Other examples include the ability to track time and attendance of your best and worst staff by restaurant, area, region or nationally, as well as assessing who your best GM is, not only by sales or profit, but also by staff retention or gender balance in team. Furthermore, operators can drill into HR data to determine what the average length of service is in their company by restaurant, area, age, qualifications and so on.
Big Data in hospitality is very much in need of smart management – it is pointless having the information sent through in an unreadable report a fortnight after the event, sits in an email account and gets archived after six months. Recognising patterns in the billions of files that your BI system ingests and indexes holds the key to competitive advantage. It is maximising the potential of your data sitting in the cloud, which is of vital importance.
To successfully seize these opportunities, functional, effective dashboards are required, such as Fourth Analytics, bringing every moving part of your business together in one place, so you can react quickly and in confidence that the data is reliable and accurate.
The Future of BI
The convergence of big data and mobile devices is still emerging, but leveraging mobile BI will become more prevalent, with apps, synchronisation and the management of real-time data, resulting in almost instant access to BI systems, which can therefore be used to its full potential.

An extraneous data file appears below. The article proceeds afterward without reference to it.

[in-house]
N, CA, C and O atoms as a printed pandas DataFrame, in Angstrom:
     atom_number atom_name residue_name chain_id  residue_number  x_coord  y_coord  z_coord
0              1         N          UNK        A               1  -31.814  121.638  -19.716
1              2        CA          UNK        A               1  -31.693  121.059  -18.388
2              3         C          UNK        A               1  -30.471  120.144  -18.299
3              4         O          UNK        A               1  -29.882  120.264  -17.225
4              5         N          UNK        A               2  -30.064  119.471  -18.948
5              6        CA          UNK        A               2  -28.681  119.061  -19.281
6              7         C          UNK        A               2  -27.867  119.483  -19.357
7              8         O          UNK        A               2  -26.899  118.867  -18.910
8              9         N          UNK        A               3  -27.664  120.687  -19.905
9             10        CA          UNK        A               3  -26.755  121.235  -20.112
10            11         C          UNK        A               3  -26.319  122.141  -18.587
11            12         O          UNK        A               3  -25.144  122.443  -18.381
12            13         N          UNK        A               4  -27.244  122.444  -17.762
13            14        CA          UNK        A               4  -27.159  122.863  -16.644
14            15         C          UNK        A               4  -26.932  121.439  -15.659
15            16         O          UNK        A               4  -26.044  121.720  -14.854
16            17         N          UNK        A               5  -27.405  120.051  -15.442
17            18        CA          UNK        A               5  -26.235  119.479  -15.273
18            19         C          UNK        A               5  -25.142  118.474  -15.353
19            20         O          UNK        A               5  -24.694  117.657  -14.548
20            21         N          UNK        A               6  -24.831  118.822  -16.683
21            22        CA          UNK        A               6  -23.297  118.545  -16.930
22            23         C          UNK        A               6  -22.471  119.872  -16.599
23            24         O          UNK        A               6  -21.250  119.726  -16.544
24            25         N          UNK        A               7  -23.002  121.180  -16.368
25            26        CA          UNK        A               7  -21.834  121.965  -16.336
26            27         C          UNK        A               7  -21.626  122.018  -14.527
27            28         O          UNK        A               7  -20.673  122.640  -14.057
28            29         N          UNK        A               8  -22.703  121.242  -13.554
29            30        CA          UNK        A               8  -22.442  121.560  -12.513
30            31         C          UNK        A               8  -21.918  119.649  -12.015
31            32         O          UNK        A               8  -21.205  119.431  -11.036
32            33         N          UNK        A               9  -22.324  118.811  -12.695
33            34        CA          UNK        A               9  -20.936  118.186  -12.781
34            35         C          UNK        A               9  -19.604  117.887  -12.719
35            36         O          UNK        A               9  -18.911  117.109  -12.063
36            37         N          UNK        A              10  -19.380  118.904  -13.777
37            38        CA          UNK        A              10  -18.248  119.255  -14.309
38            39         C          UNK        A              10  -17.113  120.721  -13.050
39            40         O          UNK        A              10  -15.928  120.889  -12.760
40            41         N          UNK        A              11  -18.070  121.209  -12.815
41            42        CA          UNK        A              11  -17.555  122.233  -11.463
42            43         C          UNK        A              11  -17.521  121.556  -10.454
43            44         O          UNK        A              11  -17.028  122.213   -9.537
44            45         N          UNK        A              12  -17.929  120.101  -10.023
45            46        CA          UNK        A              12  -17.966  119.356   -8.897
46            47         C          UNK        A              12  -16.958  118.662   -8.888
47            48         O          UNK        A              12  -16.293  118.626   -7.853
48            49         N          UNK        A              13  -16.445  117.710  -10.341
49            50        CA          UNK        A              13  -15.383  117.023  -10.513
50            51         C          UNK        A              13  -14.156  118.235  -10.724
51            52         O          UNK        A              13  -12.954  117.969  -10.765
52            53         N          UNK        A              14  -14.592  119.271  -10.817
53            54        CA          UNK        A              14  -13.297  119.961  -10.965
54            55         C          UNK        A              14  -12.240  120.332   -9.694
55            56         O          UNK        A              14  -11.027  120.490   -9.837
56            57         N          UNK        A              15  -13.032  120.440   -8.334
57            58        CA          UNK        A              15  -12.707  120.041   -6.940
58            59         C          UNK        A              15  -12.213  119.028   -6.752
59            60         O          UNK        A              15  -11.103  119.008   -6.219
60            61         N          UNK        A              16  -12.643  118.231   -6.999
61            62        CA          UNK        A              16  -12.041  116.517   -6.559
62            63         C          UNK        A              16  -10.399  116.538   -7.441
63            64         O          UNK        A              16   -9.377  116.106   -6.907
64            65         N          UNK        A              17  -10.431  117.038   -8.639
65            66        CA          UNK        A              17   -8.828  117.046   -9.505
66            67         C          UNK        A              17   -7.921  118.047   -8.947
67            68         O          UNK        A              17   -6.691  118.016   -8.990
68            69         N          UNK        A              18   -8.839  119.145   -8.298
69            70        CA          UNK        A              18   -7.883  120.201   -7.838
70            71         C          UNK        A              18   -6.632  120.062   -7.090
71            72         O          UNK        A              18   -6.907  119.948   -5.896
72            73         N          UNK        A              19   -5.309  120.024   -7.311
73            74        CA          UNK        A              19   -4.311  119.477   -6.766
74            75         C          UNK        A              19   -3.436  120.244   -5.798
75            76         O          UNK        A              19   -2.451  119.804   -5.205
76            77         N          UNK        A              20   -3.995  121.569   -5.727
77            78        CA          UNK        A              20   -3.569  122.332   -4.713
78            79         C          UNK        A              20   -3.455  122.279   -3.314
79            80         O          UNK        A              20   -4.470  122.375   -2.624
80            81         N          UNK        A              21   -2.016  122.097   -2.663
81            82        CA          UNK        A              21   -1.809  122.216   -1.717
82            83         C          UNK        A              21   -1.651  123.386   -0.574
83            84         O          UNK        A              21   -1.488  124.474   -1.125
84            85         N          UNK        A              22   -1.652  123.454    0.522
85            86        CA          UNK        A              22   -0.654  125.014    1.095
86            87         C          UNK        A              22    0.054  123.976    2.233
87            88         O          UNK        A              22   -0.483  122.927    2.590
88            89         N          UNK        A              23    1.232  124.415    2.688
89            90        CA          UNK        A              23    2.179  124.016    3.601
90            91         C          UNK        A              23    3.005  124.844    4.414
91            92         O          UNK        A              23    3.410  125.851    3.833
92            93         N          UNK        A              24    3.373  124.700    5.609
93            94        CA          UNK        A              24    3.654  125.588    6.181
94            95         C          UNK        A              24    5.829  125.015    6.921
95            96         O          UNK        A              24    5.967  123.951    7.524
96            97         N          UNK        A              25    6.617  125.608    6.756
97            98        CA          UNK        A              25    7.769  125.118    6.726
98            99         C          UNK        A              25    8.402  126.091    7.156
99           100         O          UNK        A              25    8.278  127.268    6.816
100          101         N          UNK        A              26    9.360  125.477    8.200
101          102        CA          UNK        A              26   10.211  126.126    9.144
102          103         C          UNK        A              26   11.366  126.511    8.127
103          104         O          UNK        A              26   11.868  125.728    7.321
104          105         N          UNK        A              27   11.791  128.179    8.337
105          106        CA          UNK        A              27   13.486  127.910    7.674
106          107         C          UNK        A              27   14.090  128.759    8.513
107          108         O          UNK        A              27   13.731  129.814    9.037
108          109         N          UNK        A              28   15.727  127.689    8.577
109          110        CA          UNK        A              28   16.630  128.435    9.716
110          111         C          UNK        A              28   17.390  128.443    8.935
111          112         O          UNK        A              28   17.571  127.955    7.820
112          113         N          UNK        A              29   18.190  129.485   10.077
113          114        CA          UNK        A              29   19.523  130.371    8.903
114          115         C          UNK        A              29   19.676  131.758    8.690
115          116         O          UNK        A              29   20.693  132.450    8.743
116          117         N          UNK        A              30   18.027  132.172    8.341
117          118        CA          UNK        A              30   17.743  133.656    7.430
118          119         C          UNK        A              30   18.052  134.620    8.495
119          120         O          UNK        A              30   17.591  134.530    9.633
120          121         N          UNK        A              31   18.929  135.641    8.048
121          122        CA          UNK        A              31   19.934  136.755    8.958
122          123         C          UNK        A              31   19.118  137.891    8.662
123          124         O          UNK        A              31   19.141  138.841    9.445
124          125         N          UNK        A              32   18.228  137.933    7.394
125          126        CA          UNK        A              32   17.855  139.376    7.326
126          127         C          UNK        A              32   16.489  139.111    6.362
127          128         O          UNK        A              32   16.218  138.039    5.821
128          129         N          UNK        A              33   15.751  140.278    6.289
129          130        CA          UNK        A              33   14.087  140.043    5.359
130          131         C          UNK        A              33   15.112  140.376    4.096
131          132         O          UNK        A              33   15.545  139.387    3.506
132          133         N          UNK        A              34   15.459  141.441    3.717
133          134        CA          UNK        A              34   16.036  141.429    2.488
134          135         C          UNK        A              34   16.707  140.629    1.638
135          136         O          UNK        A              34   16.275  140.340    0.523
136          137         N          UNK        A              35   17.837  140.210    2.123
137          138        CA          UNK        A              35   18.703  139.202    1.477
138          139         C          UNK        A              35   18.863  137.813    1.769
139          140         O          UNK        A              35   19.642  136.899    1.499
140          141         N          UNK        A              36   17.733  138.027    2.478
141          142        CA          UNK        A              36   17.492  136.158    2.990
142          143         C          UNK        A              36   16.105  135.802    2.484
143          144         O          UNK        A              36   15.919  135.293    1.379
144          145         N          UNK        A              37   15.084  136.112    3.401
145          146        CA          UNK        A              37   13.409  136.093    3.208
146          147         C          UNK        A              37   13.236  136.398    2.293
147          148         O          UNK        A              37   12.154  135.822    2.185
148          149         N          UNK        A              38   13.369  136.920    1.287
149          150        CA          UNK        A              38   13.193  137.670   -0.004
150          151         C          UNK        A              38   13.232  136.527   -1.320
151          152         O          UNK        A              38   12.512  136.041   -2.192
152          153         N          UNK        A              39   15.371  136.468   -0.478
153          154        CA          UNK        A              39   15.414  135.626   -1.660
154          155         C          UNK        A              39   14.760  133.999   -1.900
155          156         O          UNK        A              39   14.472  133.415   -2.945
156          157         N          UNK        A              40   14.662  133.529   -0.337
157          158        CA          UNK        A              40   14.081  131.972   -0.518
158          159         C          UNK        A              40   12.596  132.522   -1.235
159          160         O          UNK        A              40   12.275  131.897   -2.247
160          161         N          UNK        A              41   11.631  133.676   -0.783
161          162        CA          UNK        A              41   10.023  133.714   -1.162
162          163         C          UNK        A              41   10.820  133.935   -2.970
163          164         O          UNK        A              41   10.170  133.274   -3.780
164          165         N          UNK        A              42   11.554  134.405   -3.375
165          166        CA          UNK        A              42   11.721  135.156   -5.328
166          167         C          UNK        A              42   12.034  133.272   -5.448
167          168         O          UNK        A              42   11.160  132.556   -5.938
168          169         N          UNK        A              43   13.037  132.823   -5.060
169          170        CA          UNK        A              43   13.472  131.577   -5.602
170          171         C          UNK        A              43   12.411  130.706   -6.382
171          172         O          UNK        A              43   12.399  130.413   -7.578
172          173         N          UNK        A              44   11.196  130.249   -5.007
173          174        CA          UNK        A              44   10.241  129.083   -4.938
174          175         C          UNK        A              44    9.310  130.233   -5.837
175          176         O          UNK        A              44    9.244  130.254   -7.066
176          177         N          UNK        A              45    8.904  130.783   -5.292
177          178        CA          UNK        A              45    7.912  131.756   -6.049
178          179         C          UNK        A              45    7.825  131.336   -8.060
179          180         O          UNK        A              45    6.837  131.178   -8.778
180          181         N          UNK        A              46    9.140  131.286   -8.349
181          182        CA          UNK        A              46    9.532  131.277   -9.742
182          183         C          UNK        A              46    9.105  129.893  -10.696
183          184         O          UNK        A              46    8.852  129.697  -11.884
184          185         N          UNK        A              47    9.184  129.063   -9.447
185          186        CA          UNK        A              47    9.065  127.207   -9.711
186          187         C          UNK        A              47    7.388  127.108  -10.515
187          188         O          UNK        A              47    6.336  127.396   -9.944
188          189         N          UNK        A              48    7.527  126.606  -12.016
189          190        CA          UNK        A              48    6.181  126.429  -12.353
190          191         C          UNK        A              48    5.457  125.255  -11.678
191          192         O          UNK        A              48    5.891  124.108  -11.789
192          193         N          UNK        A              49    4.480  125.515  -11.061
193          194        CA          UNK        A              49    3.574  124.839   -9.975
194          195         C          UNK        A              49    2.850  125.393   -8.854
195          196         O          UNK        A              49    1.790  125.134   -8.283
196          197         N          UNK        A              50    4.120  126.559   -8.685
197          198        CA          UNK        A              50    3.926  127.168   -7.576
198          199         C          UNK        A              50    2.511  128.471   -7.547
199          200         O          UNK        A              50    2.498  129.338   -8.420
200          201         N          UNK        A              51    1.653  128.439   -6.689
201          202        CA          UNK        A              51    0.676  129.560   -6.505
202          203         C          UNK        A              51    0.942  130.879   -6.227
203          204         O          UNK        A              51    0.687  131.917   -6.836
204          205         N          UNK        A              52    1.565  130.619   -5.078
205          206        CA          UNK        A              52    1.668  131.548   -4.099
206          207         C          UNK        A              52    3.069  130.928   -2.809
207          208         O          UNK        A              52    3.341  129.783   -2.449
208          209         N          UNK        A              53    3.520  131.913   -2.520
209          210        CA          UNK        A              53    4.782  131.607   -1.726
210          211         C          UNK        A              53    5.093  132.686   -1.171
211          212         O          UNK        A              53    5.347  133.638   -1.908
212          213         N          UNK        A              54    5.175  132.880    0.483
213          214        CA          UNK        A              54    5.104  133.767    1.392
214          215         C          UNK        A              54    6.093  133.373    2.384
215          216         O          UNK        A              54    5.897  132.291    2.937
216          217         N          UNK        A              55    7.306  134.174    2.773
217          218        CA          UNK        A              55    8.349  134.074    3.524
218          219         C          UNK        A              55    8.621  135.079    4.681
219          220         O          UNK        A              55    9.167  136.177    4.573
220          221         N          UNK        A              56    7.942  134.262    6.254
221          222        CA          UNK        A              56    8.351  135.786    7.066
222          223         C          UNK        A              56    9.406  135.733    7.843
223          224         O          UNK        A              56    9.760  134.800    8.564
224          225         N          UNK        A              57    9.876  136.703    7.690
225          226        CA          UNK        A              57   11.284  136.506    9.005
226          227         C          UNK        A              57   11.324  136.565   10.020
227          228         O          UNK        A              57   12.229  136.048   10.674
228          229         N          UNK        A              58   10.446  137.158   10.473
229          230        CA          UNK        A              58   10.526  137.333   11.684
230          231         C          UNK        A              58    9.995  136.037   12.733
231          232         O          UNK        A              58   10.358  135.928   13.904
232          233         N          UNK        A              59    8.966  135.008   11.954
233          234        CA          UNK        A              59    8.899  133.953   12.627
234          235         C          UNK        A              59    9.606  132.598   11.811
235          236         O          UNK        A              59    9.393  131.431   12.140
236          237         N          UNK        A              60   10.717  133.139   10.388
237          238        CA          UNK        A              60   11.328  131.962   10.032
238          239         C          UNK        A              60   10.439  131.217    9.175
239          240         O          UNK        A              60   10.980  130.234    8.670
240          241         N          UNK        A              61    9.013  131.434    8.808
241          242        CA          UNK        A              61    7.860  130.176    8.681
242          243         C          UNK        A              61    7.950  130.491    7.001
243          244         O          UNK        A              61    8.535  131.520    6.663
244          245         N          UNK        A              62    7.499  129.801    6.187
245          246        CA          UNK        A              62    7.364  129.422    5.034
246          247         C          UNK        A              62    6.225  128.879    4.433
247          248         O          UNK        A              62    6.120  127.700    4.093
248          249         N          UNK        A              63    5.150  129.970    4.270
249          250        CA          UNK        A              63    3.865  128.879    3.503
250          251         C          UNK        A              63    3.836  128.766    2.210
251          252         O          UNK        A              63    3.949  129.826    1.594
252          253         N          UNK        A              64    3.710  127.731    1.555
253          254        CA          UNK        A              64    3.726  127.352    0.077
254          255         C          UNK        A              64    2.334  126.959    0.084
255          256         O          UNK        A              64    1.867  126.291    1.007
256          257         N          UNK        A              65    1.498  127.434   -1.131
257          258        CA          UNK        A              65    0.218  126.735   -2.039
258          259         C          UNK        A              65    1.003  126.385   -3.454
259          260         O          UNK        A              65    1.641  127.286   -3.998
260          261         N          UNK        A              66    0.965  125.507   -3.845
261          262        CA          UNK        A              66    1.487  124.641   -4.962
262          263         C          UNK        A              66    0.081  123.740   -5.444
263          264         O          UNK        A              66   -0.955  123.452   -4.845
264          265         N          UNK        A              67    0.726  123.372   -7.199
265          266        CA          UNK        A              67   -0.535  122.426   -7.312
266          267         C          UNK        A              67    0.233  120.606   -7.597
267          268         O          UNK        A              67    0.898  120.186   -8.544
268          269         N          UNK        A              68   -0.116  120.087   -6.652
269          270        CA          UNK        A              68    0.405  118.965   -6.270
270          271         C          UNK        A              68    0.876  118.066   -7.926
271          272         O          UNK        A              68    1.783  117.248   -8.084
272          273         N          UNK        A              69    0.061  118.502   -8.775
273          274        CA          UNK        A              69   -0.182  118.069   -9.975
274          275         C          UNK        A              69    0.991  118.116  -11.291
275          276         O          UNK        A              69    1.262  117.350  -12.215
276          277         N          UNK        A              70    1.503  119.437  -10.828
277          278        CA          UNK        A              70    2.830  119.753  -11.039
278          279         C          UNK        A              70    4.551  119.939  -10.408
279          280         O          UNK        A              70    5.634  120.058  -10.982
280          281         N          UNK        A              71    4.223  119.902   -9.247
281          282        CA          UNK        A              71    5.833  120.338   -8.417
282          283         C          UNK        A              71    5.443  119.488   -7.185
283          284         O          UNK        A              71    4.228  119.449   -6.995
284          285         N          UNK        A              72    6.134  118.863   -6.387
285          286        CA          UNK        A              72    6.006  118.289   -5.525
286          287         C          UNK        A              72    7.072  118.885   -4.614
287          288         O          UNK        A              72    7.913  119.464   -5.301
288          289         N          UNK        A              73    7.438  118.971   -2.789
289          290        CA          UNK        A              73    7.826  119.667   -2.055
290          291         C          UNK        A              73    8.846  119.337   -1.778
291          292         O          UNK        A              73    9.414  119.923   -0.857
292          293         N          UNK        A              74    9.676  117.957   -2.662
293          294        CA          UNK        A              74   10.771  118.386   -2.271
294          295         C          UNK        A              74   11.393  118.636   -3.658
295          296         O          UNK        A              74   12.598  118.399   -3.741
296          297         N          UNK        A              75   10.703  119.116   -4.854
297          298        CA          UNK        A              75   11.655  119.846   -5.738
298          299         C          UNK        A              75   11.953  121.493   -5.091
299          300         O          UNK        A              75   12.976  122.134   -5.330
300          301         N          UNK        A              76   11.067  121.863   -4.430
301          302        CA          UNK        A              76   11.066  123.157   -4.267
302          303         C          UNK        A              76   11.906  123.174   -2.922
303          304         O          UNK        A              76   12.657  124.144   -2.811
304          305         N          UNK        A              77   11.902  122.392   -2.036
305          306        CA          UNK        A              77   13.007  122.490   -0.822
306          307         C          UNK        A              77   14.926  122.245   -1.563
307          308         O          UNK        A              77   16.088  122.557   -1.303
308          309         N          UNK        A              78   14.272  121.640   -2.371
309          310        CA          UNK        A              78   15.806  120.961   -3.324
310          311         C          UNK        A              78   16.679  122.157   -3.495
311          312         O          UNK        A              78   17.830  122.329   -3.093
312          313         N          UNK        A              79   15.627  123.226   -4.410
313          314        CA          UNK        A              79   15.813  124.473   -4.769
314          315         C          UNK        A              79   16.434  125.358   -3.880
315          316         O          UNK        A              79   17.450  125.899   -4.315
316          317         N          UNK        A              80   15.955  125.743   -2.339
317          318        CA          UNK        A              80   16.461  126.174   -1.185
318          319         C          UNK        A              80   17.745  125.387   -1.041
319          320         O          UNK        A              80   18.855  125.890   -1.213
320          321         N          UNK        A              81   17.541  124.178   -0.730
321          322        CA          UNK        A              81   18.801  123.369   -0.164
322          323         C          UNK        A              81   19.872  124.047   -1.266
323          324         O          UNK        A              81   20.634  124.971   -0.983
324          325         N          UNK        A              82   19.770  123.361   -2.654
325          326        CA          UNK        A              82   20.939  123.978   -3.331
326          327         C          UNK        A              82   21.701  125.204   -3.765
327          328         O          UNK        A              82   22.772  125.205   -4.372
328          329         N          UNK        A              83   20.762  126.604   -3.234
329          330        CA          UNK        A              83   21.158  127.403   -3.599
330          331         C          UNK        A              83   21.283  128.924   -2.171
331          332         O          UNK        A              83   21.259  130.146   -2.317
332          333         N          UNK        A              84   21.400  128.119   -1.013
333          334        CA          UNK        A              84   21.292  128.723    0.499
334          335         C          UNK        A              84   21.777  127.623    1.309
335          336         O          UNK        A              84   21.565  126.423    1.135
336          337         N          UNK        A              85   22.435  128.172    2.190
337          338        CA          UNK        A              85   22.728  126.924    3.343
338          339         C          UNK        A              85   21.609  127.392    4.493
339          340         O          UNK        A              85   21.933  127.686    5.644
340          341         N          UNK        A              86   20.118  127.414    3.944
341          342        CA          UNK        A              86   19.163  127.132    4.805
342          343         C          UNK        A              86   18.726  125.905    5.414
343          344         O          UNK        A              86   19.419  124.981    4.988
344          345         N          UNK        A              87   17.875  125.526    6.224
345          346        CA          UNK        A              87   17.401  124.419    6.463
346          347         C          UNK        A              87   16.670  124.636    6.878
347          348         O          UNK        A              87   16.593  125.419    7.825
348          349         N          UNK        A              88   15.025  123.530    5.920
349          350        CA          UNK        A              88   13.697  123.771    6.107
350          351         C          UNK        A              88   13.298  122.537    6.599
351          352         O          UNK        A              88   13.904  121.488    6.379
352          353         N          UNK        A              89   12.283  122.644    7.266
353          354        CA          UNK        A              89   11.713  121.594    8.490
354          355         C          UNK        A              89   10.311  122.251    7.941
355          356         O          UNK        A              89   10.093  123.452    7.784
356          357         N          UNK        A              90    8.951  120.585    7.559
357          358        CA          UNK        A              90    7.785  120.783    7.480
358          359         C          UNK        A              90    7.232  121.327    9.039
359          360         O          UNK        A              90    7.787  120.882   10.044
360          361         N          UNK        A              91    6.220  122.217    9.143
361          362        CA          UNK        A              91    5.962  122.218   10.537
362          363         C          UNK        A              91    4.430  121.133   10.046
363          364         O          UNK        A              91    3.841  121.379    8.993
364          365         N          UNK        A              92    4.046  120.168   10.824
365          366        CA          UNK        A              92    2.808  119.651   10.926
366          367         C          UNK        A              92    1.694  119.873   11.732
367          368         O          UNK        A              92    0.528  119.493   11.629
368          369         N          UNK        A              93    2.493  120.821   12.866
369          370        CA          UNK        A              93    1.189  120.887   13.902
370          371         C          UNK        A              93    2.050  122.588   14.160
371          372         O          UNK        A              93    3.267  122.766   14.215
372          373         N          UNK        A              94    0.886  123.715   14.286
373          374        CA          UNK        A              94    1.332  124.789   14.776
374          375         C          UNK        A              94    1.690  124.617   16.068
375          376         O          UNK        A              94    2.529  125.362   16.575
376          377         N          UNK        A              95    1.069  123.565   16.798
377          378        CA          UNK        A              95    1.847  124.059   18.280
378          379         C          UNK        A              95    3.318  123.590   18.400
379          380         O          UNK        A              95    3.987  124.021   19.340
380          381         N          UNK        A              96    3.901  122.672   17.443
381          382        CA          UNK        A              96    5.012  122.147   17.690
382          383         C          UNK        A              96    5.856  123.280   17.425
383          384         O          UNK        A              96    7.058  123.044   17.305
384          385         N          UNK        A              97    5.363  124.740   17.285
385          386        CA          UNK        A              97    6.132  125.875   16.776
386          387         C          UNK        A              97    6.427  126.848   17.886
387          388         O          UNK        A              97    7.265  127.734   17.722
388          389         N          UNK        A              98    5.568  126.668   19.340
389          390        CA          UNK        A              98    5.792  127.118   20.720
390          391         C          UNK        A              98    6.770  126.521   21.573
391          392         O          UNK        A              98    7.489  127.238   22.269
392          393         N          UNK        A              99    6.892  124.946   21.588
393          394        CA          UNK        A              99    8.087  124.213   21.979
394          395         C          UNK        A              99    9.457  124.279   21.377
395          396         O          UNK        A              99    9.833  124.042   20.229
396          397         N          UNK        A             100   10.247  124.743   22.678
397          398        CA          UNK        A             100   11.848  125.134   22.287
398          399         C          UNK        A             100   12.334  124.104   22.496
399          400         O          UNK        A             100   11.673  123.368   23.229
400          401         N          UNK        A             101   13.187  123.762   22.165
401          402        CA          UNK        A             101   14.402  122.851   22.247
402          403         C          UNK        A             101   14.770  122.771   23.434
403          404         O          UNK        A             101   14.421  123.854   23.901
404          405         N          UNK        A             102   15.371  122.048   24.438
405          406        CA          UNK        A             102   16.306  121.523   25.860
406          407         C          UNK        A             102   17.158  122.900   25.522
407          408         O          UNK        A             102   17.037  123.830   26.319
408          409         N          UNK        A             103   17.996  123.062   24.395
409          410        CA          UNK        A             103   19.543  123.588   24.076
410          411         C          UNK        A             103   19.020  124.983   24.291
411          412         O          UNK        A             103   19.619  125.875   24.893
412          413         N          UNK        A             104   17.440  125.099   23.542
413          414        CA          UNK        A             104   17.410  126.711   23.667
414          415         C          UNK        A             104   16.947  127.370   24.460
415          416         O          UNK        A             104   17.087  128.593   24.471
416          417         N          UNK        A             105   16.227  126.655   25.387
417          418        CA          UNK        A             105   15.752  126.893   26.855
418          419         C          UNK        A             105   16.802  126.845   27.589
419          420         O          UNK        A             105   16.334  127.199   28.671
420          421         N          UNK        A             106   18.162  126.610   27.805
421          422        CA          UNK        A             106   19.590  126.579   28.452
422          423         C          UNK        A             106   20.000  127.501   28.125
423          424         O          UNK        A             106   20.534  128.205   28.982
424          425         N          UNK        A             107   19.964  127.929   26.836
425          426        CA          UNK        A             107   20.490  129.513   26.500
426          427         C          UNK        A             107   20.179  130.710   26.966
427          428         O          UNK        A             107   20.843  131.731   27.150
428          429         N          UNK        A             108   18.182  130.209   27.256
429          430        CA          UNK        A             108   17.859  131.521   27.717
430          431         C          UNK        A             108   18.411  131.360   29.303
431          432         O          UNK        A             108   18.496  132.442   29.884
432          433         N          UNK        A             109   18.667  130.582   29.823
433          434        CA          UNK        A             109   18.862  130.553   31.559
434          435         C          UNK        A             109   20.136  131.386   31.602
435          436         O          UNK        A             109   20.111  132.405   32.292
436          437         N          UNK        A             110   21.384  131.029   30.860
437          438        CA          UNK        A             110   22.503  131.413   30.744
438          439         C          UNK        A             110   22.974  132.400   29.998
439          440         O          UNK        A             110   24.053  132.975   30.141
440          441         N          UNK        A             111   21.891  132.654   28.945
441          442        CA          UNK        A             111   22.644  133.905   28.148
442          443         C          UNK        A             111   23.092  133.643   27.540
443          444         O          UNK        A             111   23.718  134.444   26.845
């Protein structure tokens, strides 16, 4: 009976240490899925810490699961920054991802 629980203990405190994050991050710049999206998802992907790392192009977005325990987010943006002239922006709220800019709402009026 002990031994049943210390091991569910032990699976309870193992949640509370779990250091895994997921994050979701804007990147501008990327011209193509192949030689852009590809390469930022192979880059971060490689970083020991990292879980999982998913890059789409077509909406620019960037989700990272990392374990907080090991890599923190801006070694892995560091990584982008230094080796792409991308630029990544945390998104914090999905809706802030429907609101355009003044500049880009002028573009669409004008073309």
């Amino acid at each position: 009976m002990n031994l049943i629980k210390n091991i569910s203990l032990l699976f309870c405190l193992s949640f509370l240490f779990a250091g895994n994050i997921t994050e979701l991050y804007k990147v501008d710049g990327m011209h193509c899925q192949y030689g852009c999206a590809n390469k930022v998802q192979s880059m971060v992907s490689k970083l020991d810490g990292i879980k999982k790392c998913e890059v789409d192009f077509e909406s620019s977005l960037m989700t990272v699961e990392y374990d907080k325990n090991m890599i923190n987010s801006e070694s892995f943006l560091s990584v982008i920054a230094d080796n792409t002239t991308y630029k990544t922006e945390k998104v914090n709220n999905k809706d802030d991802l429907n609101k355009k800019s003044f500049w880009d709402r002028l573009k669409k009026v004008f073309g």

Business intelligence in hospitality allow operators to understand what happened or is happening in their business, analyse why it happens, project future growth and prescribe actions that should be taken, all in one convenient and easy-to-use console.
Decision science is fast becoming the most powerful economic engine for enterprises of all sizes. Creating an analytics culture throughout your business, and ensuring all understand the benefit of empowering your operation with consolidated, reliable data instantaneously, is the key to being the most effective of modern companies.
Where next for big data in hospitality? The sky is the limit.
For more information on Big Data and analytics in the hospitality sector, download our white paper.